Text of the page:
Boeing Wins Manned Spacecraft Bid—We Think

By Joelle Renstrom | Updated

This article is more than 2 years old

Boeing-capsule-CST-100When President Obama announced the end of the Constellation program, many people worried about the U.S. not having a method of transport for its own astronauts. Since then, American astronauts have been buying rides to the ISS on Russian Soyuz capsules. Given that Russia will soon be bowing out of the ISS, it’s now particularly important that NASA figures out another way to transport its astronauts. Hence the Commercial Crew Program, NASA’s way of soliciting transportation services from private companies. The three contenders were SpaceX’s Dragon, Sierra Nevada’s Dreamchaser, and Boeing’s CST-100. This morning, the Wall Street Journal reported that NASA “is poised” to award the $3 billion to Boeing.


First off, NASA hasn’t confirmed the bid. It’s not quite clear where the Wall Street Journal got its information, so it’s possible that something will shift in the interim. And if it does, we’ll do another post. Part of the reason the WSJ has published this news is because Jeff Bezos, CEO of Amazon, has been working on a space start-up called Blue Origin, which has recently joined forces (or made the affiliation public) with Boeing. Perhaps that helped Boeing nudge out its competitors.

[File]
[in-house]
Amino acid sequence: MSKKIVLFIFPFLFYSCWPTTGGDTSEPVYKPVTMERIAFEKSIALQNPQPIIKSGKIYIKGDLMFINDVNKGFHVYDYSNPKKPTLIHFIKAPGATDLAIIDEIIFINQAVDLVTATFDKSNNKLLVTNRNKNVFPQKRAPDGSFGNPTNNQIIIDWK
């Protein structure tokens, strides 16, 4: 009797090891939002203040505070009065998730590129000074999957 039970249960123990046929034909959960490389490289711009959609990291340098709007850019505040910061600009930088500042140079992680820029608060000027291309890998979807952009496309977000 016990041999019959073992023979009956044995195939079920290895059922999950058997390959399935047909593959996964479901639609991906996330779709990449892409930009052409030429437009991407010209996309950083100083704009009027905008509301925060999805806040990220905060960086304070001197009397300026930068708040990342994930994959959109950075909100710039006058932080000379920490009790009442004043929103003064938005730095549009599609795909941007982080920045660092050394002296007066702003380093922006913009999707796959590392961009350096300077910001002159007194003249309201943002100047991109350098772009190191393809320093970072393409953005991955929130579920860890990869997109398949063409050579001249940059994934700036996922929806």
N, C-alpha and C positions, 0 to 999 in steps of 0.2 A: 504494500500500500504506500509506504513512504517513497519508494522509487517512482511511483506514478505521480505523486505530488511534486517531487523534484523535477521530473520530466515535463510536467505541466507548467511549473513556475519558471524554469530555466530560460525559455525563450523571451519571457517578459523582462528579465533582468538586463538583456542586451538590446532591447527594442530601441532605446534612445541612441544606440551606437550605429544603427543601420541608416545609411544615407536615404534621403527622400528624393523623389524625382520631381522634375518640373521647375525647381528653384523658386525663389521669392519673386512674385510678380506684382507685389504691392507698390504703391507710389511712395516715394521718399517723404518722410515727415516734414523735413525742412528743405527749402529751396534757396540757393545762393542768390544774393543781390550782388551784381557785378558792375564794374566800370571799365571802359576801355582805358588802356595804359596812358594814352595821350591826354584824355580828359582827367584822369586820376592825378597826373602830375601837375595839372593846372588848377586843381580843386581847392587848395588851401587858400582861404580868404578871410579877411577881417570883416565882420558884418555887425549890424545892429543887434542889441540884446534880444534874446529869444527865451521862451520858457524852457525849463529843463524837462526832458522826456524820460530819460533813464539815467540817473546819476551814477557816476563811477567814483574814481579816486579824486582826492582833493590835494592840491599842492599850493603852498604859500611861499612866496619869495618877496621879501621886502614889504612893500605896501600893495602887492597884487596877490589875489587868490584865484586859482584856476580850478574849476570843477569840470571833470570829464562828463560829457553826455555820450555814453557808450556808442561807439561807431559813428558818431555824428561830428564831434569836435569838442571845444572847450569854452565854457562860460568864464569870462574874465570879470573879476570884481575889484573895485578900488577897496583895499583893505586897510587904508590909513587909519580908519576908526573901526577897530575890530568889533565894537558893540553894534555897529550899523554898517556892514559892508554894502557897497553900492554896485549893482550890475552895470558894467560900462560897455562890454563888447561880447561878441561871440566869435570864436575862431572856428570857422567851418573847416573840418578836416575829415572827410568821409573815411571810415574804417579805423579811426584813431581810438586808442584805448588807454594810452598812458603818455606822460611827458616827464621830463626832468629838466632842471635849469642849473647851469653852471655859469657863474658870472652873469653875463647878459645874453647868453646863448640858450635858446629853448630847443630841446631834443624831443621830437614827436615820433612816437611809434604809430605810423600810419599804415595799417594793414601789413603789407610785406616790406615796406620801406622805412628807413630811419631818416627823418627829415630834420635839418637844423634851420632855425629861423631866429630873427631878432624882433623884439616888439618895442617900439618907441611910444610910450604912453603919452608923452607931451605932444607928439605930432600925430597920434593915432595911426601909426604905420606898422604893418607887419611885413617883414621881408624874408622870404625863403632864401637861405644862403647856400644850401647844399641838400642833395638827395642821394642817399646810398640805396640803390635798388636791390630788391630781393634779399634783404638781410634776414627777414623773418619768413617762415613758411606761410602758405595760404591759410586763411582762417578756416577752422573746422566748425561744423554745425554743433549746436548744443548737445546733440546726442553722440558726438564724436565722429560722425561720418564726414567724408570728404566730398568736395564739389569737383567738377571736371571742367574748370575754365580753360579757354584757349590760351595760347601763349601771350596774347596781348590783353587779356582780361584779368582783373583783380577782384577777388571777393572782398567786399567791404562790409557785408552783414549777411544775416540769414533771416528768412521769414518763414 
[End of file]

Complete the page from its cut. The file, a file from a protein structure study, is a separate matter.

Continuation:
Boeing was generally regarded as the safest choice, given its experience in the field, its recognizable brand, and its use of existing technology. It was the most expensive of the three bids (SpaceX was the least). One of the major downsides of the Boeing craft is that it uses the Atlas V rocket for launch, which uses an engine built in Russia.

dream chaser

I was pulling for SpaceX, which, in addition to be the cheapest, is the only craft to use its own rocket, the Falcon 9. SpaceX has brought cargo the ISS, so the company appears well equipped to succeed in such an endeavor. Sierra Nevada was the dark horse, having received less funding than the other two, and delivering a fairly unusual-looking design. Ultimately, it seems like the least risky option proved to be the most appealing one, and if indeed the WSJ is correct that Boeing has won the bid, the CST-100 will be transporting astronauts to low-Earth orbit and the ISS within the next three years.

Even though I can’t help hoping the WSJ jumped the gun in its announcement, I’m excited to see what a U.S. shuttle program can deliver, and how the success of a private space taxi will affect the industry.

UPDATE: It does look like the WSJ did go off a bit half-cocked. While Boeing is still receiving a bid, it also appears that SpaceX will get one as well. An official announcement is coming, and you’ll know more on that front when we do.

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